Ten Spot Review: Problems Remain

Ten Spot Review--There were some reasons for hope as the Redskins went into Philly, but the game went just like so many others have this season.

  1. How effective will Santana Moss be? We thought he would be OK and that his hammy would hold up. But he only finished with 17 yards receiving and was hardly either a focal point or overly effective. It was not a good day for him.
  1. Has the swagger returned? We thought it had to a degree, but were not yet sold. One win does not a season make and the swagger only returns in full when a few wins are strung together in a row. It turns out any talk of a returning swagger was misplaced. Instead, the defense allowed Philly to control the game early on and they made dumb penalties, again, and the offense continued to look uneven. This does not mean they're finished. Heck, we think they'll win Sunday. They'll remain alive for a few more weeks because the rest of the schedule is not as daunting as it appeared to be a few weeks ago. But the Redskins have offered little evidence to suggest they could do more than finish with seven wins.
  1. Did last week's win turn Washington around? We said not yet. Mainly because we were not sold on the defensive effort and were not confident in the offense. Alas, we were right. It's silly now to talk about why the defense allows big plays. They do so because they're a bad defense. That sin was evident against Dallas and again Sunday when Donte Stallworth sizzled Sean Taylor on an out-and-up move. Taylor is far from an elite safety. A presence? Yes. Elite? Ha.
  1. Is this the week for turnovers? We said sure why not because at some point the turnovers will happen. Keep saying it every week and some day you'll be right. Alas, there was Marcus Washington dropping a gift interception; there was the front rarely pressuring the quarterback and there was a fumble being snatched mid-air by Correll Buckhalter en route to a 37-yard touchdown. And no forced turnovers by Washington. Again, there's a reason the Redskins don't force many: the defense is bad.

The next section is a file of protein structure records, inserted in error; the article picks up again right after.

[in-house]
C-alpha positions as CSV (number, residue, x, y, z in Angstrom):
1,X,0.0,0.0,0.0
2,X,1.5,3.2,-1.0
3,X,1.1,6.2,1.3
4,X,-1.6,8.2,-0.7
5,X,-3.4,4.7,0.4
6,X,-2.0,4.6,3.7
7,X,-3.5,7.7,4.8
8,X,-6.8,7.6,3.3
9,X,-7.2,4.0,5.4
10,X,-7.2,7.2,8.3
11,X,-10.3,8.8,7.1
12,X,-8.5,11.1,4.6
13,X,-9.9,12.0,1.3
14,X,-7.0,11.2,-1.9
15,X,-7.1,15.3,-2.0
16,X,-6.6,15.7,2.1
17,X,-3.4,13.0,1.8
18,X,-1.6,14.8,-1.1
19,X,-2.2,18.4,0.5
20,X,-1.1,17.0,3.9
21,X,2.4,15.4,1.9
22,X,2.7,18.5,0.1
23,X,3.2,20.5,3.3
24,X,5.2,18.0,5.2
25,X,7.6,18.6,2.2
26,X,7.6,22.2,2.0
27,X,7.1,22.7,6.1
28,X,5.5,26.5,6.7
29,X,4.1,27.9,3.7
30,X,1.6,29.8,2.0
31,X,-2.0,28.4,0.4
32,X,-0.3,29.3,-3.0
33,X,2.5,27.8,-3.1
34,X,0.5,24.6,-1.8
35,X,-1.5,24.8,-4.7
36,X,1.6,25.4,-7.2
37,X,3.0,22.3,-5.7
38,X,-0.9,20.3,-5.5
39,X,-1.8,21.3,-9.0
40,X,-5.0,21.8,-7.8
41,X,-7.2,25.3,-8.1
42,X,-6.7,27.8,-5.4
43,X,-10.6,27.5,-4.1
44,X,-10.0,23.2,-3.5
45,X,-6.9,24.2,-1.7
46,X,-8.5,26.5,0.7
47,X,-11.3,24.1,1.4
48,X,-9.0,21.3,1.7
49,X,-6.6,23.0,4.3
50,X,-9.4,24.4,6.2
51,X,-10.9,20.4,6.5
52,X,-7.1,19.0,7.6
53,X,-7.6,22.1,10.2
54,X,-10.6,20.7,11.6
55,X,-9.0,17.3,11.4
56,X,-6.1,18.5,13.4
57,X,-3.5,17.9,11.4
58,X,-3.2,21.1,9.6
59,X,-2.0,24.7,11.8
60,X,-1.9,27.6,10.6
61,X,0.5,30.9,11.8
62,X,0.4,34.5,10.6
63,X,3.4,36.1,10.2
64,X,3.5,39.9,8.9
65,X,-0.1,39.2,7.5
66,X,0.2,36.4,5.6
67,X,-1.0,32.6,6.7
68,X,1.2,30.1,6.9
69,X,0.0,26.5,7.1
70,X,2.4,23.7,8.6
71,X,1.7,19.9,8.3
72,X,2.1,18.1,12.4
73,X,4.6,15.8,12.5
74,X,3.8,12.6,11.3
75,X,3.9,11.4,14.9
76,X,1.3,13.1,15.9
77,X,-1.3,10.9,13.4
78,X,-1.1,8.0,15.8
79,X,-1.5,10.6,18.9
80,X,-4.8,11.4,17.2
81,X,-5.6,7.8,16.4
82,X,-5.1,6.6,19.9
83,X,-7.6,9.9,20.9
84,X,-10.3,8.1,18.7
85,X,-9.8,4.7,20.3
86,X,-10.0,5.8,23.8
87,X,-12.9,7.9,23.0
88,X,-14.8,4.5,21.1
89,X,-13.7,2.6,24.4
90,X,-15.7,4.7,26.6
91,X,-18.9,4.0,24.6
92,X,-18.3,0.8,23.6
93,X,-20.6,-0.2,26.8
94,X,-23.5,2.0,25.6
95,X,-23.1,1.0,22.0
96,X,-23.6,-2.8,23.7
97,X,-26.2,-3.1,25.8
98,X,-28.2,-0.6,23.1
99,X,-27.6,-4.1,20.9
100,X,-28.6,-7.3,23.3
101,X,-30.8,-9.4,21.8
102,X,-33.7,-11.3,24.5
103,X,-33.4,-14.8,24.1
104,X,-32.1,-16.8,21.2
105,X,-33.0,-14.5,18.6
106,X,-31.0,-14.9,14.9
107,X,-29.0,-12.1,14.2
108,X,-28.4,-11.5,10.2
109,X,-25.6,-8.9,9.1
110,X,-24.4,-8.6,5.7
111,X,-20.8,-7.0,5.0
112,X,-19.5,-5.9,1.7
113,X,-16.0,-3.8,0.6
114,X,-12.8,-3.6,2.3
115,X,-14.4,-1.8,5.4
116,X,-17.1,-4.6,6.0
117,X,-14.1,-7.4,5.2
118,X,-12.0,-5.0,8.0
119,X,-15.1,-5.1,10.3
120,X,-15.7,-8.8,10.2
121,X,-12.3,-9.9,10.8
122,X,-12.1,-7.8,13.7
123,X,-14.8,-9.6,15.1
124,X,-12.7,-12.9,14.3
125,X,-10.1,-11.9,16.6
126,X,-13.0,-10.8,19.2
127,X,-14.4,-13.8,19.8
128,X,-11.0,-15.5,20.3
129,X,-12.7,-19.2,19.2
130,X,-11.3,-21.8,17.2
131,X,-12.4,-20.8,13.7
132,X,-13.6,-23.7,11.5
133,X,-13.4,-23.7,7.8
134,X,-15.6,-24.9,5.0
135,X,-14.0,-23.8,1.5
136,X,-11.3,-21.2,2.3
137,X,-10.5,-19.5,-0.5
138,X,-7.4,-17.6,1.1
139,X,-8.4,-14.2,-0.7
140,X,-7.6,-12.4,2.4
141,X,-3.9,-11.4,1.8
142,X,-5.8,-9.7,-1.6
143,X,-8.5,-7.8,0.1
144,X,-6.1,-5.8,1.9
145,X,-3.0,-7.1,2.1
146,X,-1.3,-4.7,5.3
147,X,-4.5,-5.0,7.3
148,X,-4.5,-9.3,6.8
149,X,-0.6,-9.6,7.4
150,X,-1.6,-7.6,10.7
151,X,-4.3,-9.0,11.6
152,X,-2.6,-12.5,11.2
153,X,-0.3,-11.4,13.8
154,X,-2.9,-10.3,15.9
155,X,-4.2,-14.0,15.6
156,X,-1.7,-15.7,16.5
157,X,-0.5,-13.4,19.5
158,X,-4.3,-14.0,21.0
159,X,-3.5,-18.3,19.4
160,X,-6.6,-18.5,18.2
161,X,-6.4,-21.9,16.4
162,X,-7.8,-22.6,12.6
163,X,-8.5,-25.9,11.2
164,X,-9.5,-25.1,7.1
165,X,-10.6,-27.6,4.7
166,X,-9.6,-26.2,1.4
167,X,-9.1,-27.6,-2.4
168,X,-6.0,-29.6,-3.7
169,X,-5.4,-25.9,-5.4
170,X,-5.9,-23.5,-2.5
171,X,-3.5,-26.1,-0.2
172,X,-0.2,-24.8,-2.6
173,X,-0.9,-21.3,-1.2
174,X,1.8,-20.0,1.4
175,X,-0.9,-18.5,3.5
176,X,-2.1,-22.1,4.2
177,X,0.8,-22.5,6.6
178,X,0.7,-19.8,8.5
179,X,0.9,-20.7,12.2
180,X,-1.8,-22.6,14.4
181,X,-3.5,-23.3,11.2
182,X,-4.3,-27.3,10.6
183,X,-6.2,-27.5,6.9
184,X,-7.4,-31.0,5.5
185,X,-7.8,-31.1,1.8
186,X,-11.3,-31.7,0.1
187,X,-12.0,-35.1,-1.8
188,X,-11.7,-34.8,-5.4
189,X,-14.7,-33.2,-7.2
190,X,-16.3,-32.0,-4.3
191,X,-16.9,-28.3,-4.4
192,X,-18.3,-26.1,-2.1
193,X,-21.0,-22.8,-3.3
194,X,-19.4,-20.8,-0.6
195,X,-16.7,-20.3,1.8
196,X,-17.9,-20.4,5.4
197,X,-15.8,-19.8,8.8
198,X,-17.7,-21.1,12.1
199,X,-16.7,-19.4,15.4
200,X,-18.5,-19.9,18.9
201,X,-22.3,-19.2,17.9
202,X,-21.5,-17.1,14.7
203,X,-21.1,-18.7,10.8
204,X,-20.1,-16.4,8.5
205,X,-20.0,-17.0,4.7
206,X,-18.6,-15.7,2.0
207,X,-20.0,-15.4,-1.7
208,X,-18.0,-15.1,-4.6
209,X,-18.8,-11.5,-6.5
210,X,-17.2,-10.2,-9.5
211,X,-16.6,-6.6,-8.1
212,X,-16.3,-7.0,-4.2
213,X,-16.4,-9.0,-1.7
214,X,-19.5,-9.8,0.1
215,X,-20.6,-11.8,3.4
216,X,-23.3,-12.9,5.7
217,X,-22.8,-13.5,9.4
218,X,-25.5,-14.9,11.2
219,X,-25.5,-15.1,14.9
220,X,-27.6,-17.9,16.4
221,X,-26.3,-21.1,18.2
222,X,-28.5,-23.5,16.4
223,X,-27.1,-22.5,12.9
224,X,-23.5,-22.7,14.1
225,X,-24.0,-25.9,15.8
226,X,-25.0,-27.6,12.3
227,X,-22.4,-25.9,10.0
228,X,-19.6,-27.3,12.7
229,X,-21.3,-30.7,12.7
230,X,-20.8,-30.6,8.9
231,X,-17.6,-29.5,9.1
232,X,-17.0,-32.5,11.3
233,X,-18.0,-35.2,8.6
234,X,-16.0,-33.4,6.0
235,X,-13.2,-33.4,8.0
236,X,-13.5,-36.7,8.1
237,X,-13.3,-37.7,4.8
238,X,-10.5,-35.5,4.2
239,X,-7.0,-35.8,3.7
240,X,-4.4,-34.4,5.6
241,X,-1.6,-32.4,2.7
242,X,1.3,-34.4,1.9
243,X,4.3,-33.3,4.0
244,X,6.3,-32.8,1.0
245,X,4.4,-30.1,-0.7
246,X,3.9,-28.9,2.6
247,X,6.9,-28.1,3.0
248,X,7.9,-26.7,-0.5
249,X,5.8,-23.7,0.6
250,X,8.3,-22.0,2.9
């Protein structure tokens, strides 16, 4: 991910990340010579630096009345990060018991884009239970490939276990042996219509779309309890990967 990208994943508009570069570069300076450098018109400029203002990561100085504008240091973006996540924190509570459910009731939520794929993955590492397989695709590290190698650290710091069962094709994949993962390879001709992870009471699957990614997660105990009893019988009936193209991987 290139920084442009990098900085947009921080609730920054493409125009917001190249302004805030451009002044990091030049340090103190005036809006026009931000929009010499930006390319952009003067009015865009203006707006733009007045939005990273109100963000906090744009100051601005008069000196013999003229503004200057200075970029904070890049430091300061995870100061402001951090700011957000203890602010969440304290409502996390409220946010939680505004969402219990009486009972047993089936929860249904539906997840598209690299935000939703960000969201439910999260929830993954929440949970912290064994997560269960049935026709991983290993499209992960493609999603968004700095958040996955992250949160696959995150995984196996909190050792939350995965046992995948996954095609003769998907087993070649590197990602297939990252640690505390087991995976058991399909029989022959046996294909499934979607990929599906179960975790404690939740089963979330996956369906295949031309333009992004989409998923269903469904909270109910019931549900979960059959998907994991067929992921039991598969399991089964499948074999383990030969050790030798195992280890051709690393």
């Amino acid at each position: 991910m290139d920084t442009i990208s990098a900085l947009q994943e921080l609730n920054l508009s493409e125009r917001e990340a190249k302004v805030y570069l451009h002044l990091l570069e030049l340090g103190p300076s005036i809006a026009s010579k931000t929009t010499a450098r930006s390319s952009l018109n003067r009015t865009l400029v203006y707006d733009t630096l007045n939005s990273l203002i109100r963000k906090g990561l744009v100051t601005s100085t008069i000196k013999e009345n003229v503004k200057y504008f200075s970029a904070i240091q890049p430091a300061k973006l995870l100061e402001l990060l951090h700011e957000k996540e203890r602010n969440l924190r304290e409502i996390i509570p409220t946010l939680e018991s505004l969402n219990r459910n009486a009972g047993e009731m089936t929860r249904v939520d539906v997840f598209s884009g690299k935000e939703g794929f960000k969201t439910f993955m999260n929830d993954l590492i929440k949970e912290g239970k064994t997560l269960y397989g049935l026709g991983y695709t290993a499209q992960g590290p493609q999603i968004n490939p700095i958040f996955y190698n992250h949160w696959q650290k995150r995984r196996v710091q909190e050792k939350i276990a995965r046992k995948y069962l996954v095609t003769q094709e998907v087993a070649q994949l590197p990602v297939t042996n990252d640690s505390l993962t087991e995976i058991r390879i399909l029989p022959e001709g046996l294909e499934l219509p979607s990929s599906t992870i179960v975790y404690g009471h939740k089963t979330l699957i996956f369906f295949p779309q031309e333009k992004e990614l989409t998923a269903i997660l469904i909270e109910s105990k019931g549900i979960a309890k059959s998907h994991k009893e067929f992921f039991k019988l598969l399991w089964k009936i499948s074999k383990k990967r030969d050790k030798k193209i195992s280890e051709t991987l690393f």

1. How dangerous are the Eagles? Clearly, they were very dangerous. They were too good to lose four in a row and the game played out that way. We thought they were highly beatable because they have many holes. But they have an explosive quarterback – who did not have a great game save for a couple throws – and a terrific running back who did have a good game.
  1. Who should the Redskins' offense target? We said the linebackers and, for a while, we were correct. The outside ‘backers aren't that good and Washington got on the edge and hurt them in the flat on passes. But eventually the linebackers turned it around. Jeremiah Trotter and Co., snuffed out the wide runs and made enough plays to hurt Washington.
  1. What should fear the Redskins' offense? The potential for a pass rush, we said. Right again. Philly blitzed effectively enough in key situations to hurry Mark Brunell and force incompletions. We thought how the Redskins handled the blitz would determine how the game went. The Redskins did not allow a sack, but that's a hollow victory. Why is it that other teams blitzes get to the quarterback, but Washington's do not? Just asking.
  2. What about the Redskins' defense? The fears centered around the obvious: Donte Stallworth, Brian Westbrook and Donovan McNabb. Westbrook and Stallworth hurt Washington in a big way, combining for well over 200 yards of total offense. McNabb was OK, but short-hopped too many throws. We did not think Troy Vincent was the answer to the deep woes, but he played fine. It was Taylor, the most researched draft pick in history, who once again failed. But, hey, he got some good licks in, right?
  1. Who will have a big game? We thought Chris Cooley would. His routes had improved and the Eagle ‘backers were not great in coverage. But they mostly held him down as Cooley finished with just three catches for 39 yards. We thought he was going to have his best game this season. Wrong. Wasn't all his fault; he almost caught a pass from Antwaan Randle El, but Brian Dawkins swatted it away at the last second.
  1. Will the Redskins win? We said no because too many of the same problems remained, starting with the defense. To initiate a turnaround, one side of the ball has to be playing consistently well. That is not the case, which is why the Redskins have exactly the record they deserve. My overriding thought was this: No way does Philly lost four straight, especially playing at home. But, silly me, I thought it would be much closer, like a three-point win, 24-21. Turns out I gave the Redskins too much credit, ignoring that it was an NFC East road game. In those games, Washington has now been outscored 73-16.

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